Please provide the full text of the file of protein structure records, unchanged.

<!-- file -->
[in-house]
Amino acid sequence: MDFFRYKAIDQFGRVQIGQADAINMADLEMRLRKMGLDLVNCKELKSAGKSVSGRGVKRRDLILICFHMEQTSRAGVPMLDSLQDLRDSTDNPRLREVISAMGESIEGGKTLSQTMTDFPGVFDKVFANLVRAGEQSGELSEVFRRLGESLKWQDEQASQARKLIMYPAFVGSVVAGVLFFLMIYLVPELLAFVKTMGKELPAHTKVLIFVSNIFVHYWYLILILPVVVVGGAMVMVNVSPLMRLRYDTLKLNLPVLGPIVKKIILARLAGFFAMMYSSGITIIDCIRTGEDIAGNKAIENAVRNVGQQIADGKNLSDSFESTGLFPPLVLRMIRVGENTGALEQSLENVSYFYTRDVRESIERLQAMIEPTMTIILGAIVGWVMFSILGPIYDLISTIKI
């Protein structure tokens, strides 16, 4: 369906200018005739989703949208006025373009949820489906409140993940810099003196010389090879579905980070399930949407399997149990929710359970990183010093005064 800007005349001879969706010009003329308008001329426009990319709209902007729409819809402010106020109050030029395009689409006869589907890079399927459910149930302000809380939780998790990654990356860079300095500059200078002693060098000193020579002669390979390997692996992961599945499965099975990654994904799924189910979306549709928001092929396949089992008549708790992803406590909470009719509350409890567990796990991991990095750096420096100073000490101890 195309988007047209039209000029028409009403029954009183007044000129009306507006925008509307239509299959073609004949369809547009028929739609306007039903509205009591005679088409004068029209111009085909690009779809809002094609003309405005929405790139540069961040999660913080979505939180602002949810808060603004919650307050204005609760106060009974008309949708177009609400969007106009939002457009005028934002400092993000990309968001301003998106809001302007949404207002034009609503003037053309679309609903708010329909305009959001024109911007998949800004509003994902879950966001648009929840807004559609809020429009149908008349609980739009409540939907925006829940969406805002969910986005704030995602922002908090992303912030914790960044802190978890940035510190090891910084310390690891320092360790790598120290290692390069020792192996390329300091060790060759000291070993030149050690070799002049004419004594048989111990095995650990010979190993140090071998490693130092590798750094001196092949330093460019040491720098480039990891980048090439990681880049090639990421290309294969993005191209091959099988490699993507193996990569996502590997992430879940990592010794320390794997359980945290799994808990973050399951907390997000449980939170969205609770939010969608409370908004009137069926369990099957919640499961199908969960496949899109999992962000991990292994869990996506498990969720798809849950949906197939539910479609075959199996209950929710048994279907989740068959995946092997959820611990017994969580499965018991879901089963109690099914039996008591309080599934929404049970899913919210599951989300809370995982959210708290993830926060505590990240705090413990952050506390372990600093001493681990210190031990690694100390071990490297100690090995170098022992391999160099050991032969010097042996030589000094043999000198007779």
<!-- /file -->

[in-house]
Amino acid sequence: MDFFRYKAIDQFGRVQIGQADAINMADLEMRLRKMGLDLVNCKELKSAGKSVSGRGVKRRDLILICFHMEQTSRAGVPMLDSLQDLRDSTDNPRLREVISAMGESIEGGKTLSQTMTDFPGVFDKVFANLVRAGEQSGELSEVFRRLGESLKWQDEQASQARKLIMYPAFVGSVVAGVLFFLMIYLVPELLAFVKTMGKELPAHTKVLIFVSNIFVHYWYLILILPVVVVGGAMVMVNVSPLMRLRYDTLKLNLPVLGPIVKKIILARLAGFFAMMYSSGITIIDCIRTGEDIAGNKAIENAVRNVGQQIADGKNLSDSFESTGLFPPLVLRMIRVGENTGALEQSLENVSYFYTRDVRESIERLQAMIEPTMTIILGAIVGWVMFSILGPIYDLISTIKI
């Protein structure tokens, strides 16, 4: 369906200018005739989703949208006025373009949820489906409140993940810099003196010389090879579905980070399930949407399997149990929710359970990183010093005064 800007005349001879969706010009003329308008001329426009990319709209902007729409819809402010106020109050030029395009689409006869589907890079399927459910149930302000809380939780998790990654990356860079300095500059200078002693060098000193020579002669390979390997692996992961599945499965099975990654994904799924189910979306549709928001092929396949089992008549708790992803406590909470009719509350409890567990796990991991990095750096420096100073000490101890 195309988007047209039209000029028409009403029954009183007044000129009306507006925008509307239509299959073609004949369809547009028929739609306007039903509205009591005679088409004068029209111009085909690009779809809002094609003309405005929405790139540069961040999660913080979505939180602002949810808060603004919650307050204005609760106060009974008309949708177009609400969007106009939002457009005028934002400092993000990309968001301003998106809001302007949404207002034009609503003037053309679309609903708010329909305009959001024109911007998949800004509003994902879950966001648009929840807004559609809020429009149908008349609980739009409540939907925006829940969406805002969910986005704030995602922002908090992303912030914790960044802190978890940035510190090891910084310390690891320092360790790598120290290692390069020792192996390329300091060790060759000291070993030149050690070799002049004419004594048989111990095995650990010979190993140090071998490693130092590798750094001196092949330093460019040491720098480039990891980048090439990681880049090639990421290309294969993005191209091959099988490699993507193996990569996502590997992430879940990592010794320390794997359980945290799994808990973050399951907390997000449980939170969205609770939010969608409370908004009137069926369990099957919640499961199908969960496949899109999992962000991990292994869990996506498990969720798809849950949906197939539910479609075959199996209950929710048994279907989740068959995946092997959820611990017994969580499965018991879901089963109690099914039996008591309080599934929404049970899913919210599951989300809370995982959210708290993830926060505590990240705090413990952050506390372990600093001493681990210190031990690694100390071990490297100690090995170098022992391999160099050991032969010097042996030589000094043999000198007779």